by March 7, 2006 0 comments



In our last issue we took you through a Windows script that
helps you add users in a Windows Active Directory. Continuing this series
further, this month we will take you through a Linux script related to server
monitoring. Server and network monitoring is an important part of any enterprise
sysadmin’s tasks. By ‘monitoring’ we mean an automated mechanism to test,
track and report on the availability and condition of the system services.
 

Direct
Hit!
Applies
to:
Server and network admins
USP:
Learn to write a script to take snapshots of a Linux server and e-mail them 
Links: 
http://www.tzscheutschler.de/ 
Google keywords:
Shell Scripts
On PCQLive CD:
pcq_labsmarch\Code\ mailsysinfo.sh and \sysinfo.sh 

This article’s sample script takes a snapshot of things
like disk space, users logged in, mail queue, Inetd Services, RAM, Swap Space,
CPU SPEED, services, network connections, print queues etc and mails all the
details to you, thus, enabling you to do remote monitoring. We have put a copy
of this script on this month’s PCQLive CD. There are two scripts-sysinfo.sh
and mailsysinfo.sh. The first one collects all the information of the server and
stores it in a htm file called  info.html in /tmp directory.Before you
start using the script make sure that a mail server is running on your Linux
server.

To schedule these scripts to run at particular time we are
going to use Cron daemon, which is a Linux task scheduler. Cron wakes up every
minute and looks for jobs it has to execute at that moment. Details of which job
to execute and when to execute are present in its configuration file called
crontab.

Our sysinfo script generates this output which is then e-mailed by mailsysinfo

There are different ways to use Cron. In the /etc directory
you will probably find some sub-directories called ‘cron.hourly’, ‘cron.daily’,
‘cron.weekly’ and ‘cron. monthly’. If you place a script into one of those
directories it will be run either hourly, daily, weekly or monthly, depending on
the name of the directory. Here we want our script to run daily at particular
time. To edit the crontab file, browse to 

/etc/crontab 

and open crontab file with your favorite text editor. Its
will look something like this. Each line in this file has the following 
format:

minute   hour  
day   month   dayofweek   command

Now add the following line to it.

30 22 *  *  * 
/root/desktop/mailsysinfo.sh

Where ‘*’ is a wild-card meaning ‘ALL’, and 
/root/desktop/mailsysinfo.sh is the path script is. You will have to change the
path according to where you have kept the scripts, but make sure that both the
scripts are in the same directory. Save the file and close it. Our script is
scheduled to run everyday at
10:30

PM.You can change the time to what you want but remember that cron works on a
24 hourly clock.

Script editing
The only script you need to edit here is mailsysinfo.sh, unless you are
planning to add new fields to sysinfo.sh. Here you need to change the e-mail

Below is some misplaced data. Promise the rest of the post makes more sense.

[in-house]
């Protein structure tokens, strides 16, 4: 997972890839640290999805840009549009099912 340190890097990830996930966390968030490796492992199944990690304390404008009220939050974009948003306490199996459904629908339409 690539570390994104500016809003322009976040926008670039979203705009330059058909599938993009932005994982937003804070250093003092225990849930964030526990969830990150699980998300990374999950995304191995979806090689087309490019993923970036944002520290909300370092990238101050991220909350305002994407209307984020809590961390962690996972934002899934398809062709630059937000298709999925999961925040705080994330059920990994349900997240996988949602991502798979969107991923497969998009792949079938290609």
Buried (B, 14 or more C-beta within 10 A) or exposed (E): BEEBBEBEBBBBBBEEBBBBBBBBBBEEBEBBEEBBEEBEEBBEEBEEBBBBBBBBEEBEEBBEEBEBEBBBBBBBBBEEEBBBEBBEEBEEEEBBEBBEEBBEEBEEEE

address.

Explanation
We shall now explain what both the scripts that we have discussed in this
story deliver.

Script 1: mailsysinfo.sh
The following script first executes sysinfo.sh file and then mails the
output file info.html using the mail utility.

/opt/sysinfo.sh; cat /tmp/info.html
| mail -s “subject of the mail” username@domain.com

Cron allows one to schedule commands to be run at intervals. Here we schedule our mailsysinfo script to run at 10:30 PM

The mail utility allows you to compose, send, receive,
forward and reply to mail. Here —s is for the subject and after it’s the
e-mail address to which you want to send the e-mail.

Script 2: sysinfo.sh
This is the Script which retrieves all the information from the system and
saves the output in a html file.

HOSTNAME=`hostname`
VERSION=`cat /proc/version`
DATE=`date`
OUT=”/tmp/info.html”

Here HOSTNAME and VERSION are two variables defined
containing the command hostname and VERSION contains version of the kernel
respectively. OUT is another variable which stores the path of the output file
of the script.

PMODEL=`cat /proc/cpuinfo |
grep vendor_id | awk -F\: ‘{print $2}’`
PNAME=`cat /proc/cpuinfo  | grep model | awk -F\: ‘{print $2}’`
PSPEED=`cat /proc/cpuinfo | grep MHz | awk -F\: ‘{print $2}’ | awk -F\. ‘{print
$1}’`

In this part three variables are defined which store the
output of  /proc/cpuinfo according to the given parameters. /proc/ cpuinfo
contains information about the system CPU (or CPUs for a multi-processor
machine).  ‘awk’ is a utility for handling text processing tasks.

With -F, awk uses a set of
patterns it reads from the file.

echo ” Disk
Configuration” >> $OUT
df -hv  >> $OUT
echo “ifconfig -a”        >>
$OUT 
ifconfig -a                     
>> $OUT

Here ‘df’ displays the amount of disk space available
on the file system. ‘—h’ argument prints the sizes in human readable
format.  ‘ifconfig —a’ causes ifconfig to print information on all
interfaces.Other than simply e-mailing this information as shown above, it is
possible to build complex scripts that also perform corrective action when
problems arise like -clearing a disk of unnecessary file if the disk fills up.
So while you make yourself comfortable with this script, we assure you that you
won’t leave empty handed.

Swapnil Arora

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